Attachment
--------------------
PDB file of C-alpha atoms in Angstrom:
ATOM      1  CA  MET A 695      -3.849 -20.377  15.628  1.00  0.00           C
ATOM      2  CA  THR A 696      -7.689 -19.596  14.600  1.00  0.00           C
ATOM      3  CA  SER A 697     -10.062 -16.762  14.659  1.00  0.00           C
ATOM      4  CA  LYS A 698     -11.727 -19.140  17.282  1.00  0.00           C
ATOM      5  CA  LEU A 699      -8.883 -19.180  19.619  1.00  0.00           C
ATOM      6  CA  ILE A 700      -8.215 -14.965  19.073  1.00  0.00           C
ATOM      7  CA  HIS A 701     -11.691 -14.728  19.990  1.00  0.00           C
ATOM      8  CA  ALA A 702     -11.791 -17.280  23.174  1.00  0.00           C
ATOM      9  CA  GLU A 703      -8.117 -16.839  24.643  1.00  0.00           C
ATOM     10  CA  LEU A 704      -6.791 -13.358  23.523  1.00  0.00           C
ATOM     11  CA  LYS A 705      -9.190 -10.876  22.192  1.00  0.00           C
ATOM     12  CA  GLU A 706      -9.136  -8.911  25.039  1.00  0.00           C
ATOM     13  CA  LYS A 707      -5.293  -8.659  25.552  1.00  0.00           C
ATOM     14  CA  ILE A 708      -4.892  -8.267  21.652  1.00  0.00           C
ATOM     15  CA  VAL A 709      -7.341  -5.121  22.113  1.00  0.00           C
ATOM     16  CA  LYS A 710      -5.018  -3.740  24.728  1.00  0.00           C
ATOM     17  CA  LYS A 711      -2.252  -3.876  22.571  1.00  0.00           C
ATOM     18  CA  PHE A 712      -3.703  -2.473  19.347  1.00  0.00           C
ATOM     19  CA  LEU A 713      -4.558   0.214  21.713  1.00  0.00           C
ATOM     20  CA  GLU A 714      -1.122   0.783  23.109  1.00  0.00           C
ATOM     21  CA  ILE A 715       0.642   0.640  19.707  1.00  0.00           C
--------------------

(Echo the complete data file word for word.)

PDB file of C-alpha atoms in Angstrom:
ATOM      1  CA  MET A 695      -3.849 -20.377  15.628  1.00  0.00           C
ATOM      2  CA  THR A 696      -7.689 -19.596  14.600  1.00  0.00           C
ATOM      3  CA  SER A 697     -10.062 -16.762  14.659  1.00  0.00           C
ATOM      4  CA  LYS A 698     -11.727 -19.140  17.282  1.00  0.00           C
ATOM      5  CA  LEU A 699      -8.883 -19.180  19.619  1.00  0.00           C
ATOM      6  CA  ILE A 700      -8.215 -14.965  19.073  1.00  0.00           C
ATOM      7  CA  HIS A 701     -11.691 -14.728  19.990  1.00  0.00           C
ATOM      8  CA  ALA A 702     -11.791 -17.280  23.174  1.00  0.00           C
ATOM      9  CA  GLU A 703      -8.117 -16.839  24.643  1.00  0.00           C
ATOM     10  CA  LEU A 704      -6.791 -13.358  23.523  1.00  0.00           C
ATOM     11  CA  LYS A 705      -9.190 -10.876  22.192  1.00  0.00           C
ATOM     12  CA  GLU A 706      -9.136  -8.911  25.039  1.00  0.00           C
ATOM     13  CA  LYS A 707      -5.293  -8.659  25.552  1.00  0.00           C
ATOM     14  CA  ILE A 708      -4.892  -8.267  21.652  1.00  0.00           C
ATOM     15  CA  VAL A 709      -7.341  -5.121  22.113  1.00  0.00           C
ATOM     16  CA  LYS A 710      -5.018  -3.740  24.728  1.00  0.00           C
ATOM     17  CA  LYS A 711      -2.252  -3.876  22.571  1.00  0.00           C
ATOM     18  CA  PHE A 712      -3.703  -2.473  19.347  1.00  0.00           C
ATOM     19  CA  LEU A 713      -4.558   0.214  21.713  1.00  0.00           C
ATOM     20  CA  GLU A 714      -1.122   0.783  23.109  1.00  0.00           C
ATOM     21  CA  ILE A 715       0.642   0.640  19.707  1.00  0.00           C